Walter De Maria, American, 1935 - 2013
The Statement Series: Yellow Painting / The Color Men Choose When They Attack the Earth, 1968
Oil on canvas with stainless steel plate
82 5/8 × 238 in. (209.9 × 604.5 cm)
Purchased with funds provided by the Mary Kathryn Lynch Kurtz Charitable Lead Trust

© The Estate of Walter De Maria
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The year 1968 was a fundamental one for the modern land art movement. Its major proponents—Walter De Maria, Michael Heizer, and Robert Smithson in the United States and Richard Long in England—were each in the process of creating major works, and De Maria’s gallery installation The Land Show at Galerie Heiner Friedrich in Munich became the first exhibition of land art in Europe. Equally important was the opening of the Dwan Gallery’s group exhibition Earth Works in New York City, which brought the burgeoning movement into the public consciousness.


Yellow Painting/THE COLOR MEN CHOOSE WHEN THEY ATTACK THE EARTH,1  was created specifically for that pivotal exhibition. Because De Maria was out of the country at the time, the artist could not complete its fabrication himself.2 Instead he asked Heizer, a fellow participant in Earth Works, to construct the piece, specifying that the yellow should match the exuberant color used by earthmoving construction equipment companies such as Caterpillar and John Deere. The large, nearly seven by twenty feet,3 monochrome painting stood out dramatically among the earth-toned sculpture and documentary photographs.4 The only work to be sold during the exhibition, Yellow Painting was purchased by New York City’s Robert C. Scull, an early supporter of Pop art and Minimalism. Noted Greek collector Dakis Joannou bought the painting from Scull’s estate in 1986, and in 2006 the Menil Collection acquired the work.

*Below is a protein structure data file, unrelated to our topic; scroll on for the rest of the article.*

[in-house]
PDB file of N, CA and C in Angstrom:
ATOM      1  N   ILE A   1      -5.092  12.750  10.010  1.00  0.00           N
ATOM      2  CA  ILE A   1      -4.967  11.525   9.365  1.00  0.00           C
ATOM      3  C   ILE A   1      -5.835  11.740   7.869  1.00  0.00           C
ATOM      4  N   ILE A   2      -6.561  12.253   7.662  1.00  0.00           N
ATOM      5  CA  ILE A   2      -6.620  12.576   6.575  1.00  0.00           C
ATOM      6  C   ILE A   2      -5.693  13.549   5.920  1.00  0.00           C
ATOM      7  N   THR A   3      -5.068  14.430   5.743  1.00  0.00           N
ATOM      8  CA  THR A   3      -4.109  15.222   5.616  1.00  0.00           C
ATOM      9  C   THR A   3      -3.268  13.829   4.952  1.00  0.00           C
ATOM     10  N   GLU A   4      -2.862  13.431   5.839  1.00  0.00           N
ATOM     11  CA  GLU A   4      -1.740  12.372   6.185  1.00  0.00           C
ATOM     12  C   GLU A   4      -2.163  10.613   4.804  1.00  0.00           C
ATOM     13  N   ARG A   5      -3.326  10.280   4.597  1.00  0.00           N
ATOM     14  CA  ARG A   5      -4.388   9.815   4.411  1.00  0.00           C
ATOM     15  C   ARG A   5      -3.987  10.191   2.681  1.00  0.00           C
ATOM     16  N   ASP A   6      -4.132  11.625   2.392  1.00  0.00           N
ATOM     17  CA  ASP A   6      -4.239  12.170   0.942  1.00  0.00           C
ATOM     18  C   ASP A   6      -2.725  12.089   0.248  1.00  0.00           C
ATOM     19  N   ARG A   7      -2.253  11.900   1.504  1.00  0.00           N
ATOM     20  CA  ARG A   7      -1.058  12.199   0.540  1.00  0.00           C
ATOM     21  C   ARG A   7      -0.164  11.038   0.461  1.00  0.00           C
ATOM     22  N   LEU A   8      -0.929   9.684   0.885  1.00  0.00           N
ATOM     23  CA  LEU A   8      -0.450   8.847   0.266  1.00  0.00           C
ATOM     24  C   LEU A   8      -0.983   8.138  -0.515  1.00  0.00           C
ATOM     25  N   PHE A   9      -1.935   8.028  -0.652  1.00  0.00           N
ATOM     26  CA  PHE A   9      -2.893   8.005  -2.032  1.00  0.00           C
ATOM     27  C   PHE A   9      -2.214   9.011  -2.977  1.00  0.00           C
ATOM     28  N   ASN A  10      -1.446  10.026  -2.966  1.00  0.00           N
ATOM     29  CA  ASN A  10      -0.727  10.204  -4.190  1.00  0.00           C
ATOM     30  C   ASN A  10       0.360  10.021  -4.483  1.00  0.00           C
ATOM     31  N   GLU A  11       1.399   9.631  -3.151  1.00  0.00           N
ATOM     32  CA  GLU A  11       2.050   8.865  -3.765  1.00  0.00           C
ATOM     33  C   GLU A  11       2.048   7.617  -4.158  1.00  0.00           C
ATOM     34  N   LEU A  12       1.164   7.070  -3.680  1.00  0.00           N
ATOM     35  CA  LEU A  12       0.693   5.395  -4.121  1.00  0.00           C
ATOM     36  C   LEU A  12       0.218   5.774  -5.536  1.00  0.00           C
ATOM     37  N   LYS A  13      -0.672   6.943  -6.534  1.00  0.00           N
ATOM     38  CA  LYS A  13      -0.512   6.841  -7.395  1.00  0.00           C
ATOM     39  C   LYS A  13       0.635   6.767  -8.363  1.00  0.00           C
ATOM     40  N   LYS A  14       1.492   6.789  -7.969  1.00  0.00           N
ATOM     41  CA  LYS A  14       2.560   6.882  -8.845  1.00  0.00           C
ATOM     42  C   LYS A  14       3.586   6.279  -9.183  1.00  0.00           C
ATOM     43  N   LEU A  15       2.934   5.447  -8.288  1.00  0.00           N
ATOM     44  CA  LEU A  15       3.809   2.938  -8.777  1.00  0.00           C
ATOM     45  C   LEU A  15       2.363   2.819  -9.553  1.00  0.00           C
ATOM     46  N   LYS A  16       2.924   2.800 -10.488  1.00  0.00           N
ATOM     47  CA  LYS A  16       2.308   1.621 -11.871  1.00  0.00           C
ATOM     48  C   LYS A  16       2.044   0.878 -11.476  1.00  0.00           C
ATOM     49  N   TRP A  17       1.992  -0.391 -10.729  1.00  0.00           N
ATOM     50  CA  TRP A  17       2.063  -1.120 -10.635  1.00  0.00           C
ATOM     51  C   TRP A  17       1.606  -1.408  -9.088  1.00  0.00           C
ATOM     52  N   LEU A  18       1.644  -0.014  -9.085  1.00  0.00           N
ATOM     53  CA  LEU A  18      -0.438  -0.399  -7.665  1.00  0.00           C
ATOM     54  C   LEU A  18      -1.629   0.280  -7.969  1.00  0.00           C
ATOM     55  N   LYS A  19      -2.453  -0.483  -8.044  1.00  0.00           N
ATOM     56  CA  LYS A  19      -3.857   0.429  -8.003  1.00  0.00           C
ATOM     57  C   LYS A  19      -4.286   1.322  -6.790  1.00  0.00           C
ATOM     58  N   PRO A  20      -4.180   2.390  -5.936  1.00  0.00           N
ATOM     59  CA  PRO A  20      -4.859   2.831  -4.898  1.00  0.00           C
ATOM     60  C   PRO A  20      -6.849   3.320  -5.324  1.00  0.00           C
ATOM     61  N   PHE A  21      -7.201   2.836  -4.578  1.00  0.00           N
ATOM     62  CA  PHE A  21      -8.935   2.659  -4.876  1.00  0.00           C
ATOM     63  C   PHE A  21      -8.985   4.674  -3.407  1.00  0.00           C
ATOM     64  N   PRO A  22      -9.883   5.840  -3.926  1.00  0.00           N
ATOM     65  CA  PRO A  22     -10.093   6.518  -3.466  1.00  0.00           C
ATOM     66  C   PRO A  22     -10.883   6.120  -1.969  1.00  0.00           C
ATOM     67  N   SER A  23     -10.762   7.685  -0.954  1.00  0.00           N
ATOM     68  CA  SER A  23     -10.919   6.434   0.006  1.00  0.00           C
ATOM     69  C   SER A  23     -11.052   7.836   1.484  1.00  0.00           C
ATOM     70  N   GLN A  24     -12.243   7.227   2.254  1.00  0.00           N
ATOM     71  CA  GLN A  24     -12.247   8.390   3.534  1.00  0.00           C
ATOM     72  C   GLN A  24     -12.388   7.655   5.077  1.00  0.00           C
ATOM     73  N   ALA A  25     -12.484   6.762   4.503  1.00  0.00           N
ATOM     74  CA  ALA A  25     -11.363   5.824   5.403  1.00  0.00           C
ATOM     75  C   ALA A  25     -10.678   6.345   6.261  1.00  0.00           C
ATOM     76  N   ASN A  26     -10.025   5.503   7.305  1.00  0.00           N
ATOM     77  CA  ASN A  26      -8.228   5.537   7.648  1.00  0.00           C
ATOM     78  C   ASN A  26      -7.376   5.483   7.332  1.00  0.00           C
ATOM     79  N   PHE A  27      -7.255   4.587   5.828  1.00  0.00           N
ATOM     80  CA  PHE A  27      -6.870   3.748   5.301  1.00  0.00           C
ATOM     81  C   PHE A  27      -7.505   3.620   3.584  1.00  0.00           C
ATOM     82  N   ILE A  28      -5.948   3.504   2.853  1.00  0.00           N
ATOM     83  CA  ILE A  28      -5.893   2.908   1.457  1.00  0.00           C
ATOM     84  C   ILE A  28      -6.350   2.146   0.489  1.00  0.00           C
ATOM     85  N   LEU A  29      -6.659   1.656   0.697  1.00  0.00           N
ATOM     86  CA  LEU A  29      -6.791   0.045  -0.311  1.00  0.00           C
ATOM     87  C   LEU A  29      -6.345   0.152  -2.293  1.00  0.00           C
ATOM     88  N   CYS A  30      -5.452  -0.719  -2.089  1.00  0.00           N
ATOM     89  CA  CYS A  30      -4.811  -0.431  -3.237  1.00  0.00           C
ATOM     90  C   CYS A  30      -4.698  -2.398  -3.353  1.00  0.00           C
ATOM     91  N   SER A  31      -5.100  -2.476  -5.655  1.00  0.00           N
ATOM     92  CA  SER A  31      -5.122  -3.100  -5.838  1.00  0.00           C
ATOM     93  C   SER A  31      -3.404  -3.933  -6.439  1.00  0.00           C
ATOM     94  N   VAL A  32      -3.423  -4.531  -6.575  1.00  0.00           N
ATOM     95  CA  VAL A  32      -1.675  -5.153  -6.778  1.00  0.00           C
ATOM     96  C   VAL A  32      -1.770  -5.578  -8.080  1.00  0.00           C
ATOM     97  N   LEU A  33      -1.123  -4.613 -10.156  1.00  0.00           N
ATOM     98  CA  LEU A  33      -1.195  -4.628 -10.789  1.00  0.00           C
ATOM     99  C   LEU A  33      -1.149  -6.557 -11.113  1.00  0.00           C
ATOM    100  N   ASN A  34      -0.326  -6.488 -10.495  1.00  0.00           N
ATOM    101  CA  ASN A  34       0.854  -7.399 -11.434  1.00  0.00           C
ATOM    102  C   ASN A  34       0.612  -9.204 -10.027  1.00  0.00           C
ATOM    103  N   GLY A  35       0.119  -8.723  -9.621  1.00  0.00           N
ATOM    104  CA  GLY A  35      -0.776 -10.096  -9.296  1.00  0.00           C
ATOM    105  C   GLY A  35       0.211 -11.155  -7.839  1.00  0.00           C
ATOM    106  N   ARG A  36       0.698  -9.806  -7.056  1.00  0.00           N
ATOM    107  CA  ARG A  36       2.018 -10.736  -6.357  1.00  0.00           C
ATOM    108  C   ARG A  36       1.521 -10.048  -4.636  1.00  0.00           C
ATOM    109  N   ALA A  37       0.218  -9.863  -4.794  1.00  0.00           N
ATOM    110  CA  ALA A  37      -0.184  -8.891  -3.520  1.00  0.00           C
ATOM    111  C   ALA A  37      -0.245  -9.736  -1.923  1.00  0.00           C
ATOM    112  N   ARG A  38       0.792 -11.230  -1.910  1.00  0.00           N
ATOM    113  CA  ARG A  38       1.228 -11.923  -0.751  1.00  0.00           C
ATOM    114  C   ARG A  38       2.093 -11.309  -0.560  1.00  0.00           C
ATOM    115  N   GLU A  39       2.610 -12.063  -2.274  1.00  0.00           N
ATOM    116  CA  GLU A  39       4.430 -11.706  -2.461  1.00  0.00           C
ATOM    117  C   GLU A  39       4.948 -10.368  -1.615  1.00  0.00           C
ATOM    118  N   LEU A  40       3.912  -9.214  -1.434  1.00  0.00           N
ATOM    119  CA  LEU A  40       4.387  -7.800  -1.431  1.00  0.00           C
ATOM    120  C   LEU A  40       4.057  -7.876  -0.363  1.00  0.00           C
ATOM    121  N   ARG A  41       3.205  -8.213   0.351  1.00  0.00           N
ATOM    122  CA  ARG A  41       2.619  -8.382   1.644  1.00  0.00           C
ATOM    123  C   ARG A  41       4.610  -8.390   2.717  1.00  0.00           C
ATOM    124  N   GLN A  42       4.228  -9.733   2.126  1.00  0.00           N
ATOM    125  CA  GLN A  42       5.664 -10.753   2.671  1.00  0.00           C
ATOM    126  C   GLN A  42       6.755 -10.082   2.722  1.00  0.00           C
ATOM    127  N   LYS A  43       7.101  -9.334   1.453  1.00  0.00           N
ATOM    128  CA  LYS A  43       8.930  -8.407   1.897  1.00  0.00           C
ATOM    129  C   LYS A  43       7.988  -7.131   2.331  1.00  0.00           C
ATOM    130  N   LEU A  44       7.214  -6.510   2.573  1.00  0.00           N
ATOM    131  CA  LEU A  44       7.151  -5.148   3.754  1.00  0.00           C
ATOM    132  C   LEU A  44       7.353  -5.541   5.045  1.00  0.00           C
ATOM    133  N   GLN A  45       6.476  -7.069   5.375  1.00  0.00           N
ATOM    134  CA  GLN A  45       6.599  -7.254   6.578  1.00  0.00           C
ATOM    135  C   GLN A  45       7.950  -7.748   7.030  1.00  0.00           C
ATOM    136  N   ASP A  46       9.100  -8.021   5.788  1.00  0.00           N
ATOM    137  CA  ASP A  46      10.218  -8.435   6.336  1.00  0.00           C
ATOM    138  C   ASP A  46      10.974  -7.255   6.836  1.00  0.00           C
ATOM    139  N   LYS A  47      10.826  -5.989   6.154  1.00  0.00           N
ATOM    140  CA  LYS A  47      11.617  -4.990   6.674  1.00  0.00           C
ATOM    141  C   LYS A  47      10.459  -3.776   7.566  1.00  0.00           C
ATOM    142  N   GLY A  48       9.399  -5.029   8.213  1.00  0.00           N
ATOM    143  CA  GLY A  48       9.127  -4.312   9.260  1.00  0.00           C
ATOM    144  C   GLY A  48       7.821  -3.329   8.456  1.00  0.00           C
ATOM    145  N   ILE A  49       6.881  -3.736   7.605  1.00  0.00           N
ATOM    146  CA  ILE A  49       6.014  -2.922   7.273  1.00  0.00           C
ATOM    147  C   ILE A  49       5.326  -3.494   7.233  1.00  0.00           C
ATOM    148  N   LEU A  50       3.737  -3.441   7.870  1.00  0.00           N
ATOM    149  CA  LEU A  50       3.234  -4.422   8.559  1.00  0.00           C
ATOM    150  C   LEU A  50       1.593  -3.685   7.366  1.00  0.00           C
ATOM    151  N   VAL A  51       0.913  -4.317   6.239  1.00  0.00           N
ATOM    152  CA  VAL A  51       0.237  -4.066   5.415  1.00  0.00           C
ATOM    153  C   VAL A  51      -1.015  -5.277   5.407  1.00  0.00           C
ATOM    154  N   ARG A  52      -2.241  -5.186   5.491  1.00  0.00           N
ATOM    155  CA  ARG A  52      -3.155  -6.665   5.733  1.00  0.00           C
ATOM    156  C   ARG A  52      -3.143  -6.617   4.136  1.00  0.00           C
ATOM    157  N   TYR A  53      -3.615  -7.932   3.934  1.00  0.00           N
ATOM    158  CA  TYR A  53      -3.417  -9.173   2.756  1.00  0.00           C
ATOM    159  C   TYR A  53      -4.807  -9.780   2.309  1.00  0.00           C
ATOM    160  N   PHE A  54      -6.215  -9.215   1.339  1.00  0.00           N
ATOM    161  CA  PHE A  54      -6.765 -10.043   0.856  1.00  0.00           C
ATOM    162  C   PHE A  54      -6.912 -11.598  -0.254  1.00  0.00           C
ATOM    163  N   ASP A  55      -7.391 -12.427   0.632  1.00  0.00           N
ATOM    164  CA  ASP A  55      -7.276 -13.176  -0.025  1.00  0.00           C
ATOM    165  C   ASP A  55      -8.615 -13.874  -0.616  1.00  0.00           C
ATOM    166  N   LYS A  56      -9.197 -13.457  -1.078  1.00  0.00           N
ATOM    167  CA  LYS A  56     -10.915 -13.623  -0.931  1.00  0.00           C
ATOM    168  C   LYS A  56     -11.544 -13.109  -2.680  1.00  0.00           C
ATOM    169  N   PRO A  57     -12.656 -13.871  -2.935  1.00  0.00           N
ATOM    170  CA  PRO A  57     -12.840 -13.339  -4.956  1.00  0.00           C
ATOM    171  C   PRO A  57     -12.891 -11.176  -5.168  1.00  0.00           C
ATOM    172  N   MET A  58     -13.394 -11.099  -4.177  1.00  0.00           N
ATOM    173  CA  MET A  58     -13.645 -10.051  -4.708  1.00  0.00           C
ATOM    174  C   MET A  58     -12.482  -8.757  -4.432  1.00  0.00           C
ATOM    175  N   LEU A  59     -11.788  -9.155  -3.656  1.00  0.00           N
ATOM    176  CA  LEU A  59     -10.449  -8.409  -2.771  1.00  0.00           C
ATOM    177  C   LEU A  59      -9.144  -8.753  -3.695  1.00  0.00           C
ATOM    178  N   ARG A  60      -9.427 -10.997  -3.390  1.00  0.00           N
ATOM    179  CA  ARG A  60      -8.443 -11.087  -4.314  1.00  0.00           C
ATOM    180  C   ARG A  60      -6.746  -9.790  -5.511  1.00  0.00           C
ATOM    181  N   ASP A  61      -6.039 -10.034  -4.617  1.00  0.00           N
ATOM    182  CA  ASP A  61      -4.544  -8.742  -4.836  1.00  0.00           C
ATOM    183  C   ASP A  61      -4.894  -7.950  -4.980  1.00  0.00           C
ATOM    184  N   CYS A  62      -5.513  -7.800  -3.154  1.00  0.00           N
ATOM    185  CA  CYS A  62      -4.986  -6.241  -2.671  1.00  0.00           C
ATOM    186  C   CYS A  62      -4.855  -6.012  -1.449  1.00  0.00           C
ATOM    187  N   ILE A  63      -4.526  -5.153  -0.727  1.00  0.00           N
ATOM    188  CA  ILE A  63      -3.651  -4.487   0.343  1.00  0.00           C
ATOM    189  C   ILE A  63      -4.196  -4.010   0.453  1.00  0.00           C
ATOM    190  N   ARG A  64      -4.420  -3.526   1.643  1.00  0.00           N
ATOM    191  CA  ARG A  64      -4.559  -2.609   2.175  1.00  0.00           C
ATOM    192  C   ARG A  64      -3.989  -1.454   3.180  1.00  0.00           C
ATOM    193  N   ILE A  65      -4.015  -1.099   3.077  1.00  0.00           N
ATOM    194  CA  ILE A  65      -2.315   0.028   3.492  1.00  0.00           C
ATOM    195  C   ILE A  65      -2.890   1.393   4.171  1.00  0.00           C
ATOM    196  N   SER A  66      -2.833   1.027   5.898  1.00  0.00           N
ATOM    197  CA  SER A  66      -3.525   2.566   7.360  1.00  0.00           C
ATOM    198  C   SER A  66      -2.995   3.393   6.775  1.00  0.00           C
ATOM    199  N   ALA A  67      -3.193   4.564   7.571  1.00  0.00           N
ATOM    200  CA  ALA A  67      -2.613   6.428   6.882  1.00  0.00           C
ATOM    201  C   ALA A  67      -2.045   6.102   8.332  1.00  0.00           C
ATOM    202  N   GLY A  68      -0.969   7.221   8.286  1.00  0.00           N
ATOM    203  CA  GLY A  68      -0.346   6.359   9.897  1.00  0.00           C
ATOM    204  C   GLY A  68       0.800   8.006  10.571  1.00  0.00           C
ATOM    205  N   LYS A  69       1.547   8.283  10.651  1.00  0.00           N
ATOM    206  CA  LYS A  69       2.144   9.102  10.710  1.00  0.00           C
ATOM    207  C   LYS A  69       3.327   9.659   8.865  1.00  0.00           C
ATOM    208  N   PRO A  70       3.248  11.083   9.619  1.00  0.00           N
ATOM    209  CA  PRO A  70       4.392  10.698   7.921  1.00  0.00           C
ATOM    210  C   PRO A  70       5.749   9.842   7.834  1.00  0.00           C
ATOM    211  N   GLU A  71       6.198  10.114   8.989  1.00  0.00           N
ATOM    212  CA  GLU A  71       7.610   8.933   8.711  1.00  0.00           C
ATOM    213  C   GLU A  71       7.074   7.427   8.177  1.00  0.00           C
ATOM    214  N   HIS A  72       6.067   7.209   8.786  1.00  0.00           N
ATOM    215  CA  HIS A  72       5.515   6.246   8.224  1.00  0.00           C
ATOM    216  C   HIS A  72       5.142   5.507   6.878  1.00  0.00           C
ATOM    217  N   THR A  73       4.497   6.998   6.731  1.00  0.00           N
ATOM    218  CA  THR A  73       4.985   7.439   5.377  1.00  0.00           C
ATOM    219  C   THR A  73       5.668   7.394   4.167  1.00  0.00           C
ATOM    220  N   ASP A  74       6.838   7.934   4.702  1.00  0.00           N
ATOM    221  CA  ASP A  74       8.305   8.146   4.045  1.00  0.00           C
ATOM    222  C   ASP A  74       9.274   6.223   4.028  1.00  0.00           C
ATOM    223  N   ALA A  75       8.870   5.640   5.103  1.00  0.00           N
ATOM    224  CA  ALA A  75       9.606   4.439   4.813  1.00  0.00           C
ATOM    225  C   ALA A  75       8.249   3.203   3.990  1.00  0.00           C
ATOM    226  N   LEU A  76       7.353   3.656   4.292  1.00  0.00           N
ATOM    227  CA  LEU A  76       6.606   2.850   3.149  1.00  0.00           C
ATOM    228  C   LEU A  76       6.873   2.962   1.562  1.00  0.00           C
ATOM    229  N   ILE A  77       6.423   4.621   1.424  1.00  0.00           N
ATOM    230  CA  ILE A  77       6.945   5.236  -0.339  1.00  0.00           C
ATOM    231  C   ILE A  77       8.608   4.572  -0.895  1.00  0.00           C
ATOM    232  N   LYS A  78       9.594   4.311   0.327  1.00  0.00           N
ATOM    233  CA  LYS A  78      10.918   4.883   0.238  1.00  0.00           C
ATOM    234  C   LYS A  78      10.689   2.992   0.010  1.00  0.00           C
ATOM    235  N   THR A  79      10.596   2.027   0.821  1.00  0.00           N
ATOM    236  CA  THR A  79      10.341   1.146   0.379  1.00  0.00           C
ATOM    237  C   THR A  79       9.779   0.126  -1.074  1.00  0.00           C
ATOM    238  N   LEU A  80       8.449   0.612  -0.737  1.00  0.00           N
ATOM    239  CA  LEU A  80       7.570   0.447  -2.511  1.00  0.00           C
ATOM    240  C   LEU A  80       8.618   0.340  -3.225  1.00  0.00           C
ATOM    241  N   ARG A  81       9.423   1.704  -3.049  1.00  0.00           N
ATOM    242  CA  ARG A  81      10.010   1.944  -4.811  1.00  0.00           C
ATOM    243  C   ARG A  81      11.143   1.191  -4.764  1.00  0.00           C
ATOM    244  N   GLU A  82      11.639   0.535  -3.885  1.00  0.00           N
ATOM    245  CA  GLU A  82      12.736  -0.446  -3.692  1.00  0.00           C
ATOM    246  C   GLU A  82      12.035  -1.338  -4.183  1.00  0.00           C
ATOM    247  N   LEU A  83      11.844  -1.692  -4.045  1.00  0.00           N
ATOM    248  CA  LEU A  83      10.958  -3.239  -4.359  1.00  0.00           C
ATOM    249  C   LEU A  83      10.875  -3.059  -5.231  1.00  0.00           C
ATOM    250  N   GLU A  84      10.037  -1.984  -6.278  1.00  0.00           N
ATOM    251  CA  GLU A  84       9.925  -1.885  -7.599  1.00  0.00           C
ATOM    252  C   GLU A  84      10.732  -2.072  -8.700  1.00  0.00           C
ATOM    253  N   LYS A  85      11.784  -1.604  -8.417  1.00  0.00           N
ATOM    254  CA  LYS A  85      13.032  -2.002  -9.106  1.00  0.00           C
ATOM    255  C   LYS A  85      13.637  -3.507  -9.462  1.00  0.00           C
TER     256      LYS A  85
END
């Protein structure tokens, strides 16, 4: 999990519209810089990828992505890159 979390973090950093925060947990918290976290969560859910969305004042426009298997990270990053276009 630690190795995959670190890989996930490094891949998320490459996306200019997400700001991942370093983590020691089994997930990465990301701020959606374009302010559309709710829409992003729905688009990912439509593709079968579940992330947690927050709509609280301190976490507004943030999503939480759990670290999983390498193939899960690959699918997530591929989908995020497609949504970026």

The five by twenty-four inch stainless steel plate affixed to the center of the painting is engraved with its titular phrase, “The Color Men Choose When They Attack the Earth,” referring to the source of the painting’s color. The small letters cannot be read from afar,5 enticing the viewer to move closer, to read the words as the highly polished surface reflects his or her face. By including the engraved text, De Maria inserts an environmental message into the language of Hard-edge abstraction, typically a purely formalist endeavor. The presence of this statement within an exhibition of artworks created by employing the referenced earthmoving machinery introduced another degree of complexity. In the course of planning his 2011 exhibition Walter De Maria: Trilogies at the Menil Collection, the artist saw Yellow Painting hanging on the south wall of the museum’s foyer, where it has frequently been installed since its purchase, and was inspired to expand upon the work. Leaving Yellow Painting in its central position, De Maria created Red Painting /NO WAR NO and Blue Painting /YES PEACE YES for display on the east and west walls of the lobby, respectively, to form the Statement Series.


Clare Elliott, Walter De Maria: Trilogies (2011)



1. Originally titled The Color Men Choose When They Attack the Earth, the painting was renamed Yellow Painting/ THE COLOR MEN CHOOSE WHEN THEY ATTACK THE EARTH in 2011.

2. The artist was installing the Munich Earth Room in Galerie Heiner Friedrich, Munich.

3. The exact dimensions of the piece are 7 feet by 19 feet 10 inches (2.1 x 6 m).

4. Though De Maria took over gallery space with his earth rooms, he has never exhibited or sold proposals or photographs of his land art.

5. The letters are a 1/4-inch–1/2-inch tall.